Monthly Archives: March 2012

#117 – Leadership Conversations

One way to think about leadership is as a series of conversations – with individuals, small groups, and large groups. Arguably, what transpires in these conversations is the substance of a leader’s contribution. If all of a leader’s conversations were recorded and transcribed, what would the pattern analysis reveal?

Food for Thought ~

Related to the subject of leadership conversations, Jim Kouzes, one of the authors of the excellent book, The Leadership Challenge, had this to say:

“We have ~ 3 minutes of attention span for the average interaction. To inspire a shared vision, communicate the vision over and over, many times a day, in a way that is compelling and exciting.”

I would add that this does not necessarily mean to repeat the same words, although that may sometimes be appropriate. One of my interpretations is that we must always be clear on our key messages, and be prepared to repeat and restate them as needed throughout our conversations. It also speaks to the importance of the organization’s vision, and how it serves as a touchstone for daily guidance.

Question of the day ~

How do you regard the conversations you have with people? Are you wisely using the time and opportunities presented by these conversations?

New Article now Available ~

My new column in the North Bay Business Journal is a story about the larger lessons that can be learned from making a mistake. If you haven’t read it yet, please click here to read the article.

With a warm welcome to my new subscribers!


#116 – Story of a Mistake + Thanks!

One of my clients told me about a mistake they made. It was handled so beautifully that I used the story as the basis for my new article in the North Bay Business Journal. It is a great illustration of turning a problem into an opportunity. This happens to be a particularly successful, privately held company. Even in a competitive industry and in this economy, they have done well. Indeed, it may be that how they handle this sort of situation is part of the reason for their success. I hope you enjoy the story and the lessons it offers. Click here to read the article.

Food for Thought ~

We have been exploring the subject of mistakes in the past few weeks. We all make them, individually and in our organizations. It’s what we do afterwards that determines the additional ramifications of the error. Sometimes, a mistake triggers a flood of strong emotions. Give yourself a better chance to solve whatever problems the mistake causes by pausing before you react – either for just a moment or even longer, if appropriate. Wait until you can think clearly and then take the action necessary.

Question of the day ~

What was the most recent mistake you or your company made, and how did you handle it? Would you do it differently next time?

Thanks very much to all of you who sent your good wishes for my health and recovery from my recent surgery. They worked! I am quite well, and your kind sentiments were truly appreciated.

Singing songs of Spring,


#115 – Rest + A Personal Note

This week’s message is just a short personal note to let you know that I had some minor shoulder surgery last Friday. The surgery went beautifully (thanks to a caring and highly skilled medical team) and I am recuperating nicely (thanks to a cadre of close friends) but I need to take a break from my computer for a day or two. I came across this lovely quote a few months ago and this seems a perfectly apropos time to share it with you.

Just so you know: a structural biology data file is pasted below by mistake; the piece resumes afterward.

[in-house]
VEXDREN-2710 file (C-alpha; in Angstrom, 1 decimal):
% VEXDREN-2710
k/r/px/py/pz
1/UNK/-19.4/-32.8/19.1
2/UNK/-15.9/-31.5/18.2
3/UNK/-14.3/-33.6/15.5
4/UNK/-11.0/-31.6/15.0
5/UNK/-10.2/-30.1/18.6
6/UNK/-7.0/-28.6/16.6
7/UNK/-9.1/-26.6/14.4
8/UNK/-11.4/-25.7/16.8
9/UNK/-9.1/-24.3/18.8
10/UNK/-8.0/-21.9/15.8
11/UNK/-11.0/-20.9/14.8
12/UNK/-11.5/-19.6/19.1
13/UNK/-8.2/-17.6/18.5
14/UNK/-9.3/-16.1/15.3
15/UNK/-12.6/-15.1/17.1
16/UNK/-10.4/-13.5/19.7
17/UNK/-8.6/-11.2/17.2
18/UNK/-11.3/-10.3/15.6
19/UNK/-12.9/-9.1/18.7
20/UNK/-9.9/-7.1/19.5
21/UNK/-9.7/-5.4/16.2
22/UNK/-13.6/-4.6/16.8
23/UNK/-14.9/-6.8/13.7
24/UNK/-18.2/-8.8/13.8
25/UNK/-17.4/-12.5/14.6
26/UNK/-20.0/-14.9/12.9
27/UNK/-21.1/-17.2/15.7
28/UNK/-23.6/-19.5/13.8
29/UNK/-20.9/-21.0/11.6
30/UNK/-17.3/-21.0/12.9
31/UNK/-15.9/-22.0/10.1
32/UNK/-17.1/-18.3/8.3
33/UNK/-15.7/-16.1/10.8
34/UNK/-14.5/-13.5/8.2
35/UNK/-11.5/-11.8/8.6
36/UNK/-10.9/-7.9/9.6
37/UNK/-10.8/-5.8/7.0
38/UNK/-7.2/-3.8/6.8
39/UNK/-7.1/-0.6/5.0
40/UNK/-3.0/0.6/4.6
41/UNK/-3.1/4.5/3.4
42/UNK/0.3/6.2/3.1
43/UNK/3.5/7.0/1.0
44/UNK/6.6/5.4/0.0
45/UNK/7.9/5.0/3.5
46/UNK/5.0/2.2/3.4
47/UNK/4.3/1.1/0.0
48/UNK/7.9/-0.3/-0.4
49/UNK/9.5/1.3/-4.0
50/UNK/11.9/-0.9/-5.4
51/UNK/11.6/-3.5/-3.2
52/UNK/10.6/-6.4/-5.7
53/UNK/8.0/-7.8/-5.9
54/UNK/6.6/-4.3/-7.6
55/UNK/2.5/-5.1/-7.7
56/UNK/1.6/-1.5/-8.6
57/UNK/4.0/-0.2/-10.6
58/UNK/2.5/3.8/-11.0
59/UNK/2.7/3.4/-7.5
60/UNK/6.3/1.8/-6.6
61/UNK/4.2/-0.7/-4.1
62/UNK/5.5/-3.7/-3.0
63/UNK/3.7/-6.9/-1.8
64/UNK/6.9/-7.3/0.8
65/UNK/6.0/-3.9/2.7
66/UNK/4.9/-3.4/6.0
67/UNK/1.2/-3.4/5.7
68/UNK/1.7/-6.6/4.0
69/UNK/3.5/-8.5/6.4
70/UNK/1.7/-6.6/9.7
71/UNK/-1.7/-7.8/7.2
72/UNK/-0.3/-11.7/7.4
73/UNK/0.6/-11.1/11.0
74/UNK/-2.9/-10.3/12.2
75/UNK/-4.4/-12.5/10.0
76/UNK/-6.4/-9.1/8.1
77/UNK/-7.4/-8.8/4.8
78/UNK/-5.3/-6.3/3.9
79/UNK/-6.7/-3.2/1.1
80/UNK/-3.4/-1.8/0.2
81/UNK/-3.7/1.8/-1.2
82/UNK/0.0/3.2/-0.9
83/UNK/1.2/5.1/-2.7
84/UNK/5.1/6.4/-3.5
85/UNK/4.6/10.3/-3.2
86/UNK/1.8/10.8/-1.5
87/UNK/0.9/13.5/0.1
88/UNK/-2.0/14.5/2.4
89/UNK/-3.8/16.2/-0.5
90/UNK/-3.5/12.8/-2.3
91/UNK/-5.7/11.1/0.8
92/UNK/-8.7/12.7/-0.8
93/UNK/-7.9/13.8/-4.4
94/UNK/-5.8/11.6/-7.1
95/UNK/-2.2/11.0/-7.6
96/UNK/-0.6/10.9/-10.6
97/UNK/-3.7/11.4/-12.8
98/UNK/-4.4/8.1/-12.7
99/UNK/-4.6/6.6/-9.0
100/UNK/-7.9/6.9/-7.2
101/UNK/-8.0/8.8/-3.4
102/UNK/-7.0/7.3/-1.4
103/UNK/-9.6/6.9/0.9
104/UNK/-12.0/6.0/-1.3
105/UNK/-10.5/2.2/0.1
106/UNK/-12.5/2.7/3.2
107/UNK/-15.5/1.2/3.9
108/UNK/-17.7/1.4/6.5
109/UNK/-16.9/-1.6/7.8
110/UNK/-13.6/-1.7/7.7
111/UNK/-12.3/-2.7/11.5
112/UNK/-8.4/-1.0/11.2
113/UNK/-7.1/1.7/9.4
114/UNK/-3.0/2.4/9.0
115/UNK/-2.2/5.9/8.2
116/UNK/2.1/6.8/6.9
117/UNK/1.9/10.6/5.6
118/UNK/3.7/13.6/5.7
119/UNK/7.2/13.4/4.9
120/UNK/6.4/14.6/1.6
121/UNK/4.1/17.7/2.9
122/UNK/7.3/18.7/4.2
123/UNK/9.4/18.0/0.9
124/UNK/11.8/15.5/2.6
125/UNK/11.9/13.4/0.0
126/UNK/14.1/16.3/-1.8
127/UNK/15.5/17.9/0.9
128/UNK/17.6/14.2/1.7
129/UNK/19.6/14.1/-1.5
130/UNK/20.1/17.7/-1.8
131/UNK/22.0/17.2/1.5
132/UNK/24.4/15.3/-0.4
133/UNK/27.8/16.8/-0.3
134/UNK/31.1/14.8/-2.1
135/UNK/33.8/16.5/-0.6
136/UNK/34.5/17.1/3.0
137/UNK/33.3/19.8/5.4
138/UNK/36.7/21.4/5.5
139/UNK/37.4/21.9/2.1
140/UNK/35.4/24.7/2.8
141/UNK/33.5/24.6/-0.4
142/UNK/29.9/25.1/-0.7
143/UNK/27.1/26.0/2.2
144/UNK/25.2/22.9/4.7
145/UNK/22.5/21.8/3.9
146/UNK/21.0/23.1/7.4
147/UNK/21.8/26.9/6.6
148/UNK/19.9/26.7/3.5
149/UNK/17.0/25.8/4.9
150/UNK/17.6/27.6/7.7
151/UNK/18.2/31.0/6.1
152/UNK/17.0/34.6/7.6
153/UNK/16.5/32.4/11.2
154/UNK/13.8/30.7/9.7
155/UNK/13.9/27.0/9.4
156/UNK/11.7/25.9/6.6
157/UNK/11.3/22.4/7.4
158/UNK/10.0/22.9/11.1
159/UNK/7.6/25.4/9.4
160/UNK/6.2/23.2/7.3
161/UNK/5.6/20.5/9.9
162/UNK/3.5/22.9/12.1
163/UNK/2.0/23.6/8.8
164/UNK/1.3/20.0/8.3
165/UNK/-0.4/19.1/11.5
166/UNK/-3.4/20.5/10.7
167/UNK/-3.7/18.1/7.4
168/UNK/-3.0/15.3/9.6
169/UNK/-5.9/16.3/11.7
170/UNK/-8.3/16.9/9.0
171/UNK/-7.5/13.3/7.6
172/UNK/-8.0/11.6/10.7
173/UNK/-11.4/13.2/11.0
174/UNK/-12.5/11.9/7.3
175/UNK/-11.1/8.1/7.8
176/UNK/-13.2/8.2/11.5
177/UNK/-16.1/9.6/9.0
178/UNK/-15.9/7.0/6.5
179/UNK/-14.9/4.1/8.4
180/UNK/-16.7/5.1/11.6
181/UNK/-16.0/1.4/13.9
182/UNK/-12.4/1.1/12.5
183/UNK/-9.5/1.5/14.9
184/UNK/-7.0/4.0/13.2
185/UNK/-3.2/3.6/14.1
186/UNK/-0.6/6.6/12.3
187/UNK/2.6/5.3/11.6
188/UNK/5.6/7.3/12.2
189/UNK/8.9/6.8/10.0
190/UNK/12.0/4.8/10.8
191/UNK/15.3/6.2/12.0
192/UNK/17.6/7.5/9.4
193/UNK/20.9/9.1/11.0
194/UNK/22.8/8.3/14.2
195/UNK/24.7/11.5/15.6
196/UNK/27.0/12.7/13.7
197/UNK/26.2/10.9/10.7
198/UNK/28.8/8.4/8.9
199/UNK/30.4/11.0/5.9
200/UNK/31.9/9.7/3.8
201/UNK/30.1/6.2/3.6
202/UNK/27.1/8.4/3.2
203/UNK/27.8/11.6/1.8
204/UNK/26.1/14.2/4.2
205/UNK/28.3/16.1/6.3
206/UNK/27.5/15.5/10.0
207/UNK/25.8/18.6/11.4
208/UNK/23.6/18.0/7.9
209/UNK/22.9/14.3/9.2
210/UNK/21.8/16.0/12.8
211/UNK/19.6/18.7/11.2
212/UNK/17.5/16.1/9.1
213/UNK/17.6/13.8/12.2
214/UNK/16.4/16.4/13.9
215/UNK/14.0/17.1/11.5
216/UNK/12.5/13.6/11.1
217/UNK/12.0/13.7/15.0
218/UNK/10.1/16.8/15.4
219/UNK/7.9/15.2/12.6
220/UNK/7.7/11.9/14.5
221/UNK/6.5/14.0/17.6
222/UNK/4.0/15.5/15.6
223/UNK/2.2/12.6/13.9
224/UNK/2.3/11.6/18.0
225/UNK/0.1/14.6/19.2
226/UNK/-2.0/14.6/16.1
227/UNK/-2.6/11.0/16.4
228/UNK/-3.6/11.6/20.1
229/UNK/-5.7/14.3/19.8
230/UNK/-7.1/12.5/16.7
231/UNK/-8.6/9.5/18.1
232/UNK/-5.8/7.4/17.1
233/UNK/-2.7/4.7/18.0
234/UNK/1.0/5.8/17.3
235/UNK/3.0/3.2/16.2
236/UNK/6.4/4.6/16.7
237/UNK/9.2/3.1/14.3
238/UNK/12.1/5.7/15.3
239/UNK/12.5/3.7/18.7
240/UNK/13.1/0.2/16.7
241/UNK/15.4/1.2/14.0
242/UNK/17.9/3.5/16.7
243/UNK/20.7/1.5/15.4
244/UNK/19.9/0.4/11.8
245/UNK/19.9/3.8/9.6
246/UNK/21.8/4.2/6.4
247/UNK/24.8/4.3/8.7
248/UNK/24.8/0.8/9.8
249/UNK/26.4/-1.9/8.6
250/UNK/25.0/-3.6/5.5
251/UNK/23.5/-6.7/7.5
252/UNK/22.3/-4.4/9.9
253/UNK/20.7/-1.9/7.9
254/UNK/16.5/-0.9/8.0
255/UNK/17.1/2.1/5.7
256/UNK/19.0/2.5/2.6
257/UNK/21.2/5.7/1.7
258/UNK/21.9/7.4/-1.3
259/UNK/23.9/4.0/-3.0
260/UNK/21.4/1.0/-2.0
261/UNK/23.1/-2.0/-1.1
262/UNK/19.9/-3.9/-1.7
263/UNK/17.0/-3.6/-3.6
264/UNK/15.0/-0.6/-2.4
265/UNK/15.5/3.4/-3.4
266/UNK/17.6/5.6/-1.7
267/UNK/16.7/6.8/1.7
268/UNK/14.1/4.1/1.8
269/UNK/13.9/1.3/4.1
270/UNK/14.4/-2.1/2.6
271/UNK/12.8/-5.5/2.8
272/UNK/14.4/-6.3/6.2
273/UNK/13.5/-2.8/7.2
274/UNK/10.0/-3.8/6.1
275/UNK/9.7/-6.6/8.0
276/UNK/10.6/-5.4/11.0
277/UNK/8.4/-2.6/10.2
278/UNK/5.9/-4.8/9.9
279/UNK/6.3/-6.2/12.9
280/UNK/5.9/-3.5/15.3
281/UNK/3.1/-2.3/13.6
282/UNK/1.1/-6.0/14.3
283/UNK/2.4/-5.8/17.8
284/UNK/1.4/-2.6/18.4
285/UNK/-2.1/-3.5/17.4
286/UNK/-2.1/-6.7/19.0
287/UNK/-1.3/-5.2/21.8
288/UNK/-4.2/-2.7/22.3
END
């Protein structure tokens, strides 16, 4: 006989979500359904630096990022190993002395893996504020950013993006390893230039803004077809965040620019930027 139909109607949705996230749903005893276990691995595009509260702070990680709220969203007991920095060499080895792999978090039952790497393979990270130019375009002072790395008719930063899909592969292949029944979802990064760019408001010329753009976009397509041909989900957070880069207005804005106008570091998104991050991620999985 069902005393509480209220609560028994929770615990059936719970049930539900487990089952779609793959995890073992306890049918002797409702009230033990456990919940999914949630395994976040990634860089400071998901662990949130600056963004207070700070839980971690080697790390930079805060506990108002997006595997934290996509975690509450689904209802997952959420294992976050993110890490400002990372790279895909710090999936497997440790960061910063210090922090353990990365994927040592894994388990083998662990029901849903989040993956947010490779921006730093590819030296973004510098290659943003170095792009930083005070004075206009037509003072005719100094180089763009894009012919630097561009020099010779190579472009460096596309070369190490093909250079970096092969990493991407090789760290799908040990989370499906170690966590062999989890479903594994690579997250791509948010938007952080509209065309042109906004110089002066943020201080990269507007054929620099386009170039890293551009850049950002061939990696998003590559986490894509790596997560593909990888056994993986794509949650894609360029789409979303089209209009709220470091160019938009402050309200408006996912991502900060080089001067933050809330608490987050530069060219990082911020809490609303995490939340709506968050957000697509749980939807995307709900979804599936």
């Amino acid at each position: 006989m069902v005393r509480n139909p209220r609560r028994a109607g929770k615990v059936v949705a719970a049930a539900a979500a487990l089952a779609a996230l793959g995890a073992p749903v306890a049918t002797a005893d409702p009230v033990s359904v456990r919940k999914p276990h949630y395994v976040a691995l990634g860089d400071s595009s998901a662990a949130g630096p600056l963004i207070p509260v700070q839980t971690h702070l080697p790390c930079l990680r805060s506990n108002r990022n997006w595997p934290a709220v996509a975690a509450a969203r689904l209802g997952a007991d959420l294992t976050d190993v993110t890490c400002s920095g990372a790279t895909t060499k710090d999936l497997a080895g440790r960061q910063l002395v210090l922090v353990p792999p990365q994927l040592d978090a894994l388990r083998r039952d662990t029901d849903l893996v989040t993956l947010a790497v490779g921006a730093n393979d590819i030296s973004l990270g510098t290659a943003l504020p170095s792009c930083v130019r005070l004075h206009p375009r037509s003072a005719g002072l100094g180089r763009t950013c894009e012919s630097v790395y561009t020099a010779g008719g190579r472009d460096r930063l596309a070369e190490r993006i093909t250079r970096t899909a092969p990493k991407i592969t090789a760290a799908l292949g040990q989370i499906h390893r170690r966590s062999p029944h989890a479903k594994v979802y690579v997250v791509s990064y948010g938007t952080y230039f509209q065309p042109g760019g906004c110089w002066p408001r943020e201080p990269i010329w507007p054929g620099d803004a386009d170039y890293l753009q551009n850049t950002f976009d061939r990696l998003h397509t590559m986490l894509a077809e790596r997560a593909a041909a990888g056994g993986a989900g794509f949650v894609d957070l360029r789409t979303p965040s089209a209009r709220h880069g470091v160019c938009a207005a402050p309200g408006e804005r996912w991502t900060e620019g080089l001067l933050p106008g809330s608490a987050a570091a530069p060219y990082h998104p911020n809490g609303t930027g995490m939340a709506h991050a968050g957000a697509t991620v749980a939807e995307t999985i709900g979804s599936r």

Food for Thought ~

“Take rest ~ for the field that is rested yields a beautiful crop.”
Ovid, Roman poet 43 BC – 17/18 AD

Question of the day ~

How are you at taking the rest you need?

Take good care of yourself. No one else can. It’s one of the things we can’t delegate.

#114 – Dealing with Mistakes by Employees

My topic two weeks ago on “The Undercover Boss” brought a great reply from one of my colleagues, Gig Hitao, who described the approach he used with the employees of his market research firm. Gig wrote: “I had a great system to deal with errors. First, I provided extensive training. In addition, I told employees that if they made a mistake to let me know so that we could fix the problem and that I would never be angry with anyone for doing that. I also told them that if they tried to cover up a mistake, they would be fired. And I was true to my word. When an employee did something that went wrong and they told me, I always thanked them and we then immediately worked out a solution, so they felt good about the outcome. They would then adopt this attitude and really care that the job was done right, because they knew how important it was. Sometimes they would tell me about issues just to be sure they handled it in the right way. They knew they wouldn’t get in trouble if I wanted it done differently. Plus, I never had to fire anyone for covering up a mistake.”

Food for Thought ~

Gig’s comments provide a wonderful example of how mistakes can be converted into learning opportunities. It also illustrates the point that how the leader handles the situation can nurture good morale and employee engagement, both of which serve to actually minimize mistakes. Well done!

Question of the day ~

What is your style of dealing with mistakes by people you work with, whether employees or collaborators? Do you have a company “policy,” either implicit or explicit, regarding mistakes?

Gig also mentioned his approach to the other side of the coin, when someone did something especially well or put in extra effort. He gave them a cash “Extra Effort Bonus.” Thanks, Gig, for sharing your “Mistake Management Method.”